Director: Jeremy Gillespie, Steven Kostanski
Cast: Aaron Poole, Kathleen Munroe, Ellen Wong, Kenneth Welsh
Runtime: 1 hr 31 mins
Rating: M18 (Violence and Gore)
Released By: Shaw
Opening Day: 13 April 2017
Synopsis: When police officer Carter discovers a blood-soaked man limping down a deserted road, he rushes him to a local hospital with a bare bones, night shift staff. As cloaked, cult-like figures surround the building, the patients and staff inside start to turn ravenously insane. Trying to protect the survivors, Carter leads them into the depths of the hospital where they discover a gateway to immense evil.
Fans of John Carpenter, Clive Barker and Stuart Gordon rejoice – the low-budget splat-flick ‘The Void’ from first-time feature directors Jeremy Gillespie and Steve Kostanski is a glorious throwback to the days of ‘Halloween 2’, ‘Hellraiser’ and ‘The Thing’. Gleefully going off the rails for their solo venture outside of the Canadian genre filmmaking collective Astron-6, both unabashed fans of Reagan-era blood, slash and goo have assembled killer cults, tentacled monsters, shotgun-toting psychos and otherworldly demons for a 1980s-reminiscent old-school horror that isn’t afraid to go absolutely bonkers, even if all of that doesn’t quite make sense being in the same movie at the same time.
Although it begins with a grisly murder at a dilapidated farm house, most of the action unfolds at the local county hospital, where small-town sheriff Daniel Carter (Aaron Poole) has brought a wounded man (Evan Stern) he sees stumbling out of the woods while on beat duty. Unbeknownst to Daniel, that man had shortly before escaped the scene of the first crime and is now hunted by a shotgun- and gasoline-wielding father-son team (Daniel Fathers and Mik Byskov) who will eventually make their way to the hospital. Meanwhile at the facility, Daniel is joined by his estranged wife cum resident nurse Allison (Kathleen Munroe), a pregnant teenager (Grace Munro) accompanied by her grandfather (James Millington), a disgruntled nurse intern (Ellen Wong), and last but not least, the veteran Dr Powell on duty (Kenneth Walsh).
An inexplicable act of violence by one of the nurses, who stabs a patient in the eye before cutting off her own face, is just the start of the night’s troubles for the ragtag group. We’re not talking about the father-son team; oh no, as it turns out, they are one of the good guys. We’re referring instead to the hordes of people surrounding the hospital, dressed in white hooded capes with black triangles where their faces should be and armed with daggers which they have no qualms using on anyone trying to leave. We’re referring as well to the dead people within the hospital who transform into writhing monsters and feed on the living. And yet, both are just harbingers of an even greater horror to come, sprung from the titular abyss of time and space to manifest on our dimension.
Turns out the setting is no coincidence – down in the burned-out basement, Dan will discover grisly evidence of arcane rituals being carried out in secret by no less than Dr Powell, which aim to open a doorway that will allow an ancient evil bringing the promise of eternal death to bring its brand of damnation into our world. It’s a lot to take in, and arguably Gillispie and Kostanski (who also wrote the script together) don’t seem to be trying very hard to string all of these disparate horror elements together into a coherent whole; rather, they seem more intent to create enough memorable sequences drawn from 1980s genre cinema to please fans of the latter.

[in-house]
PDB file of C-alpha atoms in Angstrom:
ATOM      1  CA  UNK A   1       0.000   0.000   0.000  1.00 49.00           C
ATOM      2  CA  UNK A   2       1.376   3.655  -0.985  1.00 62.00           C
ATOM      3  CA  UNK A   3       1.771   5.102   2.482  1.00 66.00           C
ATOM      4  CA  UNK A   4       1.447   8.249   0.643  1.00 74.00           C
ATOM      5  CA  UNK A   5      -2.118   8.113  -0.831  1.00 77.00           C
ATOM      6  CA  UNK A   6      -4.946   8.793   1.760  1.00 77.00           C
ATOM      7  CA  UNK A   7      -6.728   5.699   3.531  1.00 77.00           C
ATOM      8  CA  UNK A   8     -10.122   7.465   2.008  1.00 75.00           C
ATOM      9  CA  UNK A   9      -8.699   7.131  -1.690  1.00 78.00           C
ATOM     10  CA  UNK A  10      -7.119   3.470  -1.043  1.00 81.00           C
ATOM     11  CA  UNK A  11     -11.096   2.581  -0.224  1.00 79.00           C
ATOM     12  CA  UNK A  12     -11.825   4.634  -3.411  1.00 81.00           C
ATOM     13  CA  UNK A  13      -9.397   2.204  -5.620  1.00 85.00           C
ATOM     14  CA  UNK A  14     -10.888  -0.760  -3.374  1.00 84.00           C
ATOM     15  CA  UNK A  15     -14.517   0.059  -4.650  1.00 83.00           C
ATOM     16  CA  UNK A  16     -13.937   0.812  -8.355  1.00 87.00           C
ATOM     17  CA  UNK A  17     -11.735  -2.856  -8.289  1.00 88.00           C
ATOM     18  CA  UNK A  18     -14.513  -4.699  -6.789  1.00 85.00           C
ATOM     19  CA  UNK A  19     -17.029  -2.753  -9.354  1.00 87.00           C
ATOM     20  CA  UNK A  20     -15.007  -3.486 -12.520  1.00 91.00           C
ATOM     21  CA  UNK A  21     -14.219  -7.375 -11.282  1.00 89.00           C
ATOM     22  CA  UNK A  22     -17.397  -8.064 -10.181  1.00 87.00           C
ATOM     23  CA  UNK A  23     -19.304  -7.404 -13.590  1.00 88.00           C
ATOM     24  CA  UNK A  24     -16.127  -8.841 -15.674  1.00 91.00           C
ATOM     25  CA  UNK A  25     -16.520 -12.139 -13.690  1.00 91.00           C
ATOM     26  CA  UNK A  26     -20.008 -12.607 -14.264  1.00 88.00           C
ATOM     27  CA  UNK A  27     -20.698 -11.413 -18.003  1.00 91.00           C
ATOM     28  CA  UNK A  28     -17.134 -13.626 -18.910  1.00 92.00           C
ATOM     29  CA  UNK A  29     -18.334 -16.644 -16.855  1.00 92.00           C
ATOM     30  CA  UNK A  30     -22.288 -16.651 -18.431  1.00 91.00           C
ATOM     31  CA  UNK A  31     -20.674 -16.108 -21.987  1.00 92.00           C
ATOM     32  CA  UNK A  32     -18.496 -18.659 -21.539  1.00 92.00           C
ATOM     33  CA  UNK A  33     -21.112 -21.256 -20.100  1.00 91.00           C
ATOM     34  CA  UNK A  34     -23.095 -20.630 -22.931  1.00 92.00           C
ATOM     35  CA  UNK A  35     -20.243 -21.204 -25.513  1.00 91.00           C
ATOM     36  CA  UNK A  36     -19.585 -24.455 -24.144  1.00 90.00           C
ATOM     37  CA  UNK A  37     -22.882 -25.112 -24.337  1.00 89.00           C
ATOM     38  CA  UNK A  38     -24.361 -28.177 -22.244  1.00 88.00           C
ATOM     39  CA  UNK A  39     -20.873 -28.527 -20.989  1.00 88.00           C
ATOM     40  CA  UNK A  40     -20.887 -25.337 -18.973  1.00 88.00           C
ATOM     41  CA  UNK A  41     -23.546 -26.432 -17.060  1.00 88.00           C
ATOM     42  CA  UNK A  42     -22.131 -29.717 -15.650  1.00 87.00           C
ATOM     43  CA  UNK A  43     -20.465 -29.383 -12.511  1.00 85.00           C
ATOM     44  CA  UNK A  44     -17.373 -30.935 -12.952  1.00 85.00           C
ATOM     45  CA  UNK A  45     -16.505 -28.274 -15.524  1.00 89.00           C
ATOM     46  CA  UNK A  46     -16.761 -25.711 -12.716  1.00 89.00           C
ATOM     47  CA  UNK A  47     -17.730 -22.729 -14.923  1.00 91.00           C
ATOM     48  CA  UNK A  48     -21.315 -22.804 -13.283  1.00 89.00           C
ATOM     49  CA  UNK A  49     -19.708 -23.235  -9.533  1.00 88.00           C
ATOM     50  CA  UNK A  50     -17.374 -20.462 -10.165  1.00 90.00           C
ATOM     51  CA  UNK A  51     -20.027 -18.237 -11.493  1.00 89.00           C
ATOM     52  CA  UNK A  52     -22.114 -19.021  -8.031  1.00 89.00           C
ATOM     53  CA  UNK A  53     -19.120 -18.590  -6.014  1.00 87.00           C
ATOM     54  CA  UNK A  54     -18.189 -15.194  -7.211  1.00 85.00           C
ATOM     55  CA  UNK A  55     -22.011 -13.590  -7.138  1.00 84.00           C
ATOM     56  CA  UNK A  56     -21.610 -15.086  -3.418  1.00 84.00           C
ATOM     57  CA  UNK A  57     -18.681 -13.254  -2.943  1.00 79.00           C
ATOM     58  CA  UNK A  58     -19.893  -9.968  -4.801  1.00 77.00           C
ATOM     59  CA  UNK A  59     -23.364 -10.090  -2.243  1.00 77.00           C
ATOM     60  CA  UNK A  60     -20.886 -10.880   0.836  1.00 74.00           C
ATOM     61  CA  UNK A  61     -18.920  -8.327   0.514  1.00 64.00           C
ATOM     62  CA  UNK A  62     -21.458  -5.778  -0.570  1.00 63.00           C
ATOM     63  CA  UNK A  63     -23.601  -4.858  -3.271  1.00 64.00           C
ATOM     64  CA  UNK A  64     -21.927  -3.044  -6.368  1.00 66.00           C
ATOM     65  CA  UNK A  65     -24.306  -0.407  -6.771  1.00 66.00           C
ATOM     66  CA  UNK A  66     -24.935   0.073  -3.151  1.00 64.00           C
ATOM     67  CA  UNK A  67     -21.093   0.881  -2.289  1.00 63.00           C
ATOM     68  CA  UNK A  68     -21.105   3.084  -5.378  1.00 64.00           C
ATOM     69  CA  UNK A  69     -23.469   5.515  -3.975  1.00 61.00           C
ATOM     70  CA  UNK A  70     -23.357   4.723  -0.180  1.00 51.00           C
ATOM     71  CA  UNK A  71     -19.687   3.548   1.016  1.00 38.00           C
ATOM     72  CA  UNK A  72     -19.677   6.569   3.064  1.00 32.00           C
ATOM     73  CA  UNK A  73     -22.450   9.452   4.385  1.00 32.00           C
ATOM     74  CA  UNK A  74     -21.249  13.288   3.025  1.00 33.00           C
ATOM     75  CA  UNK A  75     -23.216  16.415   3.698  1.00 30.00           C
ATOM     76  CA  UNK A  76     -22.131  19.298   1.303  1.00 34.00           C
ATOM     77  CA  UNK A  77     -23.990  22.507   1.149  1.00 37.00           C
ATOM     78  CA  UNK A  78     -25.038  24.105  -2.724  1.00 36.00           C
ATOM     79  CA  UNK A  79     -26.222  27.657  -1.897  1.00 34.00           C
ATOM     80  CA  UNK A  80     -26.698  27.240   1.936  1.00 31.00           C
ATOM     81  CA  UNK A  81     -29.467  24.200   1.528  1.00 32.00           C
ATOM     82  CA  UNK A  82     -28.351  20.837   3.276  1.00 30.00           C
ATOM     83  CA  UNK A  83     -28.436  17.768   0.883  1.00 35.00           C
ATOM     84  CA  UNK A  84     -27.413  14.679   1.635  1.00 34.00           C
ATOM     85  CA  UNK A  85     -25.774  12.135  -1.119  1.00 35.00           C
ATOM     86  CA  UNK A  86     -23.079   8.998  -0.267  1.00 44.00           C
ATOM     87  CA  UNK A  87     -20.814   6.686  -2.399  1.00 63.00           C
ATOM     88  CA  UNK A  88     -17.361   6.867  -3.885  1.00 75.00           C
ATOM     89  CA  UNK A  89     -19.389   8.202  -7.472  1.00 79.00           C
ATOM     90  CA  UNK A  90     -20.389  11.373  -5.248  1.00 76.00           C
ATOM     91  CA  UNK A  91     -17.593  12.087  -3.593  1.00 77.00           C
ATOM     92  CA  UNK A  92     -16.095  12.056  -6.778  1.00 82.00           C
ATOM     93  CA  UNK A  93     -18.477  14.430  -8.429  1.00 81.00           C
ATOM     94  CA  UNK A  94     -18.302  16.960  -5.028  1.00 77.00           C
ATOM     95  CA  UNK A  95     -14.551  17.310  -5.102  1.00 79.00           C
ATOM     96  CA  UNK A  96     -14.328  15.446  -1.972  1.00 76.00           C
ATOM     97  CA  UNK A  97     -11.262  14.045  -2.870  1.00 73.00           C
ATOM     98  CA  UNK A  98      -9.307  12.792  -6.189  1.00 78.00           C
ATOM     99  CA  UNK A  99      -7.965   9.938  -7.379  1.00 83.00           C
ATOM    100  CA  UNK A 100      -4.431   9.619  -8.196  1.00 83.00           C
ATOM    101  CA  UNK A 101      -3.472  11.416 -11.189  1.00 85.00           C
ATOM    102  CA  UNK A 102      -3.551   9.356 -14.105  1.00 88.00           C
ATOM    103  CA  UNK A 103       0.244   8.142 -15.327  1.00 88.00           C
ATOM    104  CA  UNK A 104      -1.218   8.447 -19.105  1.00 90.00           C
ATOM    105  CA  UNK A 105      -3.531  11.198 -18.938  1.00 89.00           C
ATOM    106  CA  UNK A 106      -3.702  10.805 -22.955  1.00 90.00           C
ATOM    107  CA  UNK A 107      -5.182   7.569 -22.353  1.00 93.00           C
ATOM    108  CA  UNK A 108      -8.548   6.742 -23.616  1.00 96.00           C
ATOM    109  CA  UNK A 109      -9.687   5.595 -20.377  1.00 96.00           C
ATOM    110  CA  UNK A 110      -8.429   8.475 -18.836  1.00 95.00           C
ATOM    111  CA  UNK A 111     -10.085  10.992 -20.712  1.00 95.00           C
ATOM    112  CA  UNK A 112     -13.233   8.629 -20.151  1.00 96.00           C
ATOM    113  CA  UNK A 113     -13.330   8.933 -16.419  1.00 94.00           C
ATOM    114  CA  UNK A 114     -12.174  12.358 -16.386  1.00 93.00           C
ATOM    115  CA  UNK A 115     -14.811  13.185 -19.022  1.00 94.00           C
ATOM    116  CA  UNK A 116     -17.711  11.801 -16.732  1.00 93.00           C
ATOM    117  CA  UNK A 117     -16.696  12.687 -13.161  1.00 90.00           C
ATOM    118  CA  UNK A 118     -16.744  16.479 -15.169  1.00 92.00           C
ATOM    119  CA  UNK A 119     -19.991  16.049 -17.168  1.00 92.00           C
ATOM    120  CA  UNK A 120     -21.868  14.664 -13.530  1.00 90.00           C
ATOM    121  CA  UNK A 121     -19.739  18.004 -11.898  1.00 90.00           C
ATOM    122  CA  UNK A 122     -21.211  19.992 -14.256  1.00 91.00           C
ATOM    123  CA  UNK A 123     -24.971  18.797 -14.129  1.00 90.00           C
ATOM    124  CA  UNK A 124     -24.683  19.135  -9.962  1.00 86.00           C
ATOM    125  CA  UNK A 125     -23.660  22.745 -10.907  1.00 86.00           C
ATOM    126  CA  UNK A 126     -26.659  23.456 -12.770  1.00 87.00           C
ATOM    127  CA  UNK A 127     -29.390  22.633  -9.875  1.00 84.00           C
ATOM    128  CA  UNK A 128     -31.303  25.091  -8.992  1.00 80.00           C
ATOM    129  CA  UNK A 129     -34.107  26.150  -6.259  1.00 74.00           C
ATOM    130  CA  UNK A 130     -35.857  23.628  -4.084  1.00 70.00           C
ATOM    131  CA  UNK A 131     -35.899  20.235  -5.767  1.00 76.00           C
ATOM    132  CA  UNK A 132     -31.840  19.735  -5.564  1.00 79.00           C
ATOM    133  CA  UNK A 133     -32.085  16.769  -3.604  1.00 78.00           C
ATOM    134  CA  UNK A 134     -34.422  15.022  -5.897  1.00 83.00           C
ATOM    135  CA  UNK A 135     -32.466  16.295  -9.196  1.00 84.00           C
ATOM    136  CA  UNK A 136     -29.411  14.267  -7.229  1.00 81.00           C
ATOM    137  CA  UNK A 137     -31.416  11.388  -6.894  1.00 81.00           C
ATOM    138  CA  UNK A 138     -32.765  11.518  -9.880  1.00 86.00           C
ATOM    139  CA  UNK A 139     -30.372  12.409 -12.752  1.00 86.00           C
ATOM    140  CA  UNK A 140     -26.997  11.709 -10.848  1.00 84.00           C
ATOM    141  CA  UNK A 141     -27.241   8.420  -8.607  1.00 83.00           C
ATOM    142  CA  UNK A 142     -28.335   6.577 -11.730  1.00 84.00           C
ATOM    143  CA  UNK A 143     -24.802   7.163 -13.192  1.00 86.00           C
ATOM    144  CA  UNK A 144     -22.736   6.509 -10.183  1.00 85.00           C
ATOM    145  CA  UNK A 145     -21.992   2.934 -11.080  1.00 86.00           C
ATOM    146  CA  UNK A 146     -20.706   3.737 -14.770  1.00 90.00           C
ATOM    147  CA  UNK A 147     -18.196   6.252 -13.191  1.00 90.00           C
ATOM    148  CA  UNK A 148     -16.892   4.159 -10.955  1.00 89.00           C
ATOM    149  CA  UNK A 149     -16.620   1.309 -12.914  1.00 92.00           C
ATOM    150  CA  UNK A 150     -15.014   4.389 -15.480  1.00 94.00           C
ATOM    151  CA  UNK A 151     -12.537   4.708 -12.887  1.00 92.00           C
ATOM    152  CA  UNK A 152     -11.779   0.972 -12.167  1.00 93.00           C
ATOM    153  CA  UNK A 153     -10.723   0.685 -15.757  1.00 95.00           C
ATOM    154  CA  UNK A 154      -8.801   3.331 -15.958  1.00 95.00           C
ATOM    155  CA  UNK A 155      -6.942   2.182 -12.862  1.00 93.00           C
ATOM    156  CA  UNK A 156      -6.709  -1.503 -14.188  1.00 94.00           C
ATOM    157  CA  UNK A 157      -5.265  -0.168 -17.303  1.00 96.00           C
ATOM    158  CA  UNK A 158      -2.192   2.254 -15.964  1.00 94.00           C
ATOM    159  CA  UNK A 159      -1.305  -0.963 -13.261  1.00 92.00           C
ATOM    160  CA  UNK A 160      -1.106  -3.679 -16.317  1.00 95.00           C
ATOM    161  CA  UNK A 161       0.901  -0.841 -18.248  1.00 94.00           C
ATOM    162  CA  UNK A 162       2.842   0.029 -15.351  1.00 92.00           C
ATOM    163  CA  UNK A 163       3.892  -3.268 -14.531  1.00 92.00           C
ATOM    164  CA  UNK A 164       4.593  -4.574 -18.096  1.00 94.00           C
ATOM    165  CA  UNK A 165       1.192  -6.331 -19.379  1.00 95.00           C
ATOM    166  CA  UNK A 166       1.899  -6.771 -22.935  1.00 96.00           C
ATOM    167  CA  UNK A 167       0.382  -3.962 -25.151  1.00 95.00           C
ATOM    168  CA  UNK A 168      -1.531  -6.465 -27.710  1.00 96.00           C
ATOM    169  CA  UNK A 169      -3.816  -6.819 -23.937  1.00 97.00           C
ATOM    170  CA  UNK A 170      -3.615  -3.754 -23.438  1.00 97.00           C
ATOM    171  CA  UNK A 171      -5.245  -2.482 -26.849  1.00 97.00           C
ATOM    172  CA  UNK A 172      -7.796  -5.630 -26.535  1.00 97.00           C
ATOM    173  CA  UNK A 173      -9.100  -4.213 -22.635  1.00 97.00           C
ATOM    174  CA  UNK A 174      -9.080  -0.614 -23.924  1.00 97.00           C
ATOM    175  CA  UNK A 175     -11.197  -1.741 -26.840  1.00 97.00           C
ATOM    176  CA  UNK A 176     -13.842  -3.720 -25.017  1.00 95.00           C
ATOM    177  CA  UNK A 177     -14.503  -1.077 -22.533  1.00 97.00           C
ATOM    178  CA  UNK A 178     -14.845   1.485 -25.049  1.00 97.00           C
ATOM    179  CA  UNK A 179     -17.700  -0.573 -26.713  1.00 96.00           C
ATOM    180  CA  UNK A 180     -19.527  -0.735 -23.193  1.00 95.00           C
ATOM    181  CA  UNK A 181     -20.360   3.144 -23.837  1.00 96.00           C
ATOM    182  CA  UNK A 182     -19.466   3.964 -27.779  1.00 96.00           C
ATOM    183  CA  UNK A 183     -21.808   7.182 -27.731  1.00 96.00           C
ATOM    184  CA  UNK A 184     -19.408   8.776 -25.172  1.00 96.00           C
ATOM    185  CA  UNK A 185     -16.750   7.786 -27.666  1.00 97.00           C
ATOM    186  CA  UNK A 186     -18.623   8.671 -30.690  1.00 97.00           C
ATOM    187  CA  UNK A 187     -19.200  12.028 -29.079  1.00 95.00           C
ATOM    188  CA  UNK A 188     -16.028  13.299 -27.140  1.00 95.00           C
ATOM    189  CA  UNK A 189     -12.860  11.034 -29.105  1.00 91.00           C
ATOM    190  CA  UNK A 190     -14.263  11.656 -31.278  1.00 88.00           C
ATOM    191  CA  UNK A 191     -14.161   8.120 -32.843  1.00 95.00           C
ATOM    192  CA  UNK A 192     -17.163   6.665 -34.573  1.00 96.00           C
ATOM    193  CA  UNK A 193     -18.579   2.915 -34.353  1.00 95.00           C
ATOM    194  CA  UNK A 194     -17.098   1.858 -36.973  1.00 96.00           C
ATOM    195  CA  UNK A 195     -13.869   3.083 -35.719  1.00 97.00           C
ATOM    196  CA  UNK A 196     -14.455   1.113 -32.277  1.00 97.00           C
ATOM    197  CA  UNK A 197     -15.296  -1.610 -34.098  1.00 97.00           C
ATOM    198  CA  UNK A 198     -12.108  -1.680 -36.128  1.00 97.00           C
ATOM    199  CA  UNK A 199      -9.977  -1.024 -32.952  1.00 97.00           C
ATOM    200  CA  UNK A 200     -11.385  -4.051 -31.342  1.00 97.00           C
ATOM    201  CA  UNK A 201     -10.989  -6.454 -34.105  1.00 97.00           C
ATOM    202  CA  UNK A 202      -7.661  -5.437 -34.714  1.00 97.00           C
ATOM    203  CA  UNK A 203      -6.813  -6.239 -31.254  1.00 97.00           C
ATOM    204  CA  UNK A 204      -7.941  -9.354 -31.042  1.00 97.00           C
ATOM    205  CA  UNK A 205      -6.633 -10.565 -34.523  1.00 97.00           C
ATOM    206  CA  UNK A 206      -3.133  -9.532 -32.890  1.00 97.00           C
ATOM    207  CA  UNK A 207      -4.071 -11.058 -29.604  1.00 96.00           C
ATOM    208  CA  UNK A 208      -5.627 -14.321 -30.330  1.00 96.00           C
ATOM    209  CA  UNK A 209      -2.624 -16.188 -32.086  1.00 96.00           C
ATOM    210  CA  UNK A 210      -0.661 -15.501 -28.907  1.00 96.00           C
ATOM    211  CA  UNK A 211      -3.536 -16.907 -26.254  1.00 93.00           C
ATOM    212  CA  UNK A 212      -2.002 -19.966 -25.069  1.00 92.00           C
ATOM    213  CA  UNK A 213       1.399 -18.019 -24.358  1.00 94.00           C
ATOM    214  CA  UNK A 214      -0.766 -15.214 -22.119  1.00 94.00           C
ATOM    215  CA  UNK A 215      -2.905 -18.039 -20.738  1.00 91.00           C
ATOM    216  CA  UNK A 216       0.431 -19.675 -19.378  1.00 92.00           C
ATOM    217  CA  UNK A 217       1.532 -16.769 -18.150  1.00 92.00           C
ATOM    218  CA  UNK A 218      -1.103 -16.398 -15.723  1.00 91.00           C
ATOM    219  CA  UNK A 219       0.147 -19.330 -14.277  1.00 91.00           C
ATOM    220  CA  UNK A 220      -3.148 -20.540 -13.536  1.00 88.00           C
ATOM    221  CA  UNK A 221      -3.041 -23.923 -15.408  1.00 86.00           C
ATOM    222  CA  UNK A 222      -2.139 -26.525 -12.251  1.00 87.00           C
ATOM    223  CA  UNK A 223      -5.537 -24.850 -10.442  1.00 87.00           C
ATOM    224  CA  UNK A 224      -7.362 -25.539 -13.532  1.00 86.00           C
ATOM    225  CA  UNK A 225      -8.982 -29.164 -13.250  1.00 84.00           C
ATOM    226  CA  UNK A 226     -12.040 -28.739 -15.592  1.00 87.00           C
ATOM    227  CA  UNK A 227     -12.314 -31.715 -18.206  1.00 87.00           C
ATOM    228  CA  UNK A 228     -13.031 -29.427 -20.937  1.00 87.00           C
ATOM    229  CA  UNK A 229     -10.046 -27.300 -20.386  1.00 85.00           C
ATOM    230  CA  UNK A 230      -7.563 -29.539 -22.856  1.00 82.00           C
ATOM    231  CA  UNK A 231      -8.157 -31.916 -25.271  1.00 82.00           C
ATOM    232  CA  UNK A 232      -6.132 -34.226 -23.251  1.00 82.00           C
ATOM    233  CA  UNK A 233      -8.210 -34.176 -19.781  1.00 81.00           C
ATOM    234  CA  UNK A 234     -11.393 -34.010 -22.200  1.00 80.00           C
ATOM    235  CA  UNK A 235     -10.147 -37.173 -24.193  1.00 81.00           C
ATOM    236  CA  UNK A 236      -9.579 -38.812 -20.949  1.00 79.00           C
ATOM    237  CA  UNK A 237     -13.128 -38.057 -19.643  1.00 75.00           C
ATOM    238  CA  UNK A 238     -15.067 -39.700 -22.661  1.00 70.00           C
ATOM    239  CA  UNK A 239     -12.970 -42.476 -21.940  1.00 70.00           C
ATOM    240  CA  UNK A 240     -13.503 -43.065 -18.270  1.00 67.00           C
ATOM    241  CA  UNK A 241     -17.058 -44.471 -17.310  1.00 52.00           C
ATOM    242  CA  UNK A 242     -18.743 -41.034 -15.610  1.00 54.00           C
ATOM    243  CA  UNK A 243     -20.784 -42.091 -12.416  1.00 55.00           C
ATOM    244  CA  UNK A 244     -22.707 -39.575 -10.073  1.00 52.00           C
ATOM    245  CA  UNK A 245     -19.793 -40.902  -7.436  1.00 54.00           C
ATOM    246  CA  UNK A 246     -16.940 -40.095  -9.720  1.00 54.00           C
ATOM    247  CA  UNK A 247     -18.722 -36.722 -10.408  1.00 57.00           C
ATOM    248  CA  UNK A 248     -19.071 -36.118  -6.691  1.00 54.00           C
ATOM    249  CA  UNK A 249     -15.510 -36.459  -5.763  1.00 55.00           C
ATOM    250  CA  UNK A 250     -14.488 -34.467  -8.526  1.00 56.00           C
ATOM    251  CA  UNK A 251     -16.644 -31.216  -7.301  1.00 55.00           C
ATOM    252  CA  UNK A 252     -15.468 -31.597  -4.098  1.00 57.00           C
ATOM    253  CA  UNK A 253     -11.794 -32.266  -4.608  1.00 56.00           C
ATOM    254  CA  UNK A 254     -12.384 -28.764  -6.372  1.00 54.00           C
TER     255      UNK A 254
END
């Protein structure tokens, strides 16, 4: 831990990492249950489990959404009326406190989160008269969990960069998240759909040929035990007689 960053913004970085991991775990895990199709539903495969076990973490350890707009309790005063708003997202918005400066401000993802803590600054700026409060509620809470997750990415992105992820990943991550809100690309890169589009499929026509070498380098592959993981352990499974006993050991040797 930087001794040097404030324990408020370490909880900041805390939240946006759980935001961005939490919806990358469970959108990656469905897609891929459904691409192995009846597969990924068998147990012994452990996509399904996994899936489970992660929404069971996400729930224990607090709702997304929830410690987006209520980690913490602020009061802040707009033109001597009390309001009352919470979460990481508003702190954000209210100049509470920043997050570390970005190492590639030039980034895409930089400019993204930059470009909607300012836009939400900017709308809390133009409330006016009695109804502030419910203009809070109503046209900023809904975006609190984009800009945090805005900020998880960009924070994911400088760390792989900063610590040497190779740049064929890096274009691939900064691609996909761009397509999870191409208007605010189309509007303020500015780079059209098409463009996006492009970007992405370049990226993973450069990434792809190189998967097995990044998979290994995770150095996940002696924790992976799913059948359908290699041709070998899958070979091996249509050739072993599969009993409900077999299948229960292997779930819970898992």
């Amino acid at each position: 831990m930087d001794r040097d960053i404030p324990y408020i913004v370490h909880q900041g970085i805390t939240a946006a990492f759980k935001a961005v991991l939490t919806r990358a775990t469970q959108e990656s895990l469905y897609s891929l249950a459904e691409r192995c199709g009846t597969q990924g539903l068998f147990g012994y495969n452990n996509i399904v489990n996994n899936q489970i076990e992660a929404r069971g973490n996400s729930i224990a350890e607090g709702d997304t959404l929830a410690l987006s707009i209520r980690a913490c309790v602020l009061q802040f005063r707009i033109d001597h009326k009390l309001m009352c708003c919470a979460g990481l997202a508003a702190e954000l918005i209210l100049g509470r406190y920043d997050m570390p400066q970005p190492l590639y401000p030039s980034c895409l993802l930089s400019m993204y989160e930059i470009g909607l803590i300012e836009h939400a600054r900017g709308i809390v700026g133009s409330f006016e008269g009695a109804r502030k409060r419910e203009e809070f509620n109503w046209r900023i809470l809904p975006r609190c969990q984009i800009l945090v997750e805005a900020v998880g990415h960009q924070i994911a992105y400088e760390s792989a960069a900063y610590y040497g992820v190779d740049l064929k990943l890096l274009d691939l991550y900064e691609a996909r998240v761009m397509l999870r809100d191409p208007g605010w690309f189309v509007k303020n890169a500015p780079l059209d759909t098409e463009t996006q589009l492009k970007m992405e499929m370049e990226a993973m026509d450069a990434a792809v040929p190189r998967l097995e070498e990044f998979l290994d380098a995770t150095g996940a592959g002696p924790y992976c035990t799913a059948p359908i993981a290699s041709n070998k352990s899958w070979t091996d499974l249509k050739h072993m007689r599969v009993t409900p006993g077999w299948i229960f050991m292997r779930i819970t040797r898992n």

On that count, it’s hard to argue that they have not succeeded. Right from the beginning to its Lucio Fulci-inspired finale, there is much to embrace about the use of monstrous gore, practical FX and immersive sets to create the feeling of cosmic dread, which is also testament to the filmmakers’ experience in Hollywood as art directors. There’s no denying that the script is clunky at parts, the characters not quite fully sketched and the acting somewhat iffy, but equally, it is to their credit that their movie remains a transfixing watch from start to finish. More significantly, even when it does go full blown crazy, these moments are executed deftly enough that you’ll never get the feeling they have gone overboard simply for the sake of shlock.
If it isn’t yet apparent, ‘The Void’ will probably be off-putting for those who like their horror elegant and tasteful. There is no such thing as subtlety here – not when you have icktastic monsters piercing their tentacles right through a person’s chest or corpses piercing their own heads through a metal rod in the wall – but ‘The Void’ is precisely comfort food for those who love their horror with gore, gross-out creatures and phantom zone-like multiverses. Ultimately, how much you enjoy ‘The Void’ will depend on how much you think you’ll appreciate a return trip to the 1980s, but if you’re in the mood for classic Carpenter, Barker and Gordon-type Lovecraftian horror, then we guarantee you’ll relish this journey into ‘The Void’.
(Made for fans of 1980s horror, this low-budget splat-flick with killer cults, tentacled monsters, shotgun-toting psychos and otherworldly demons gleefully goes off the rails for a glorious throwback to the days of John Carpenter, Clive Barker and Stuart Gordon)
Review by Gabriel Chong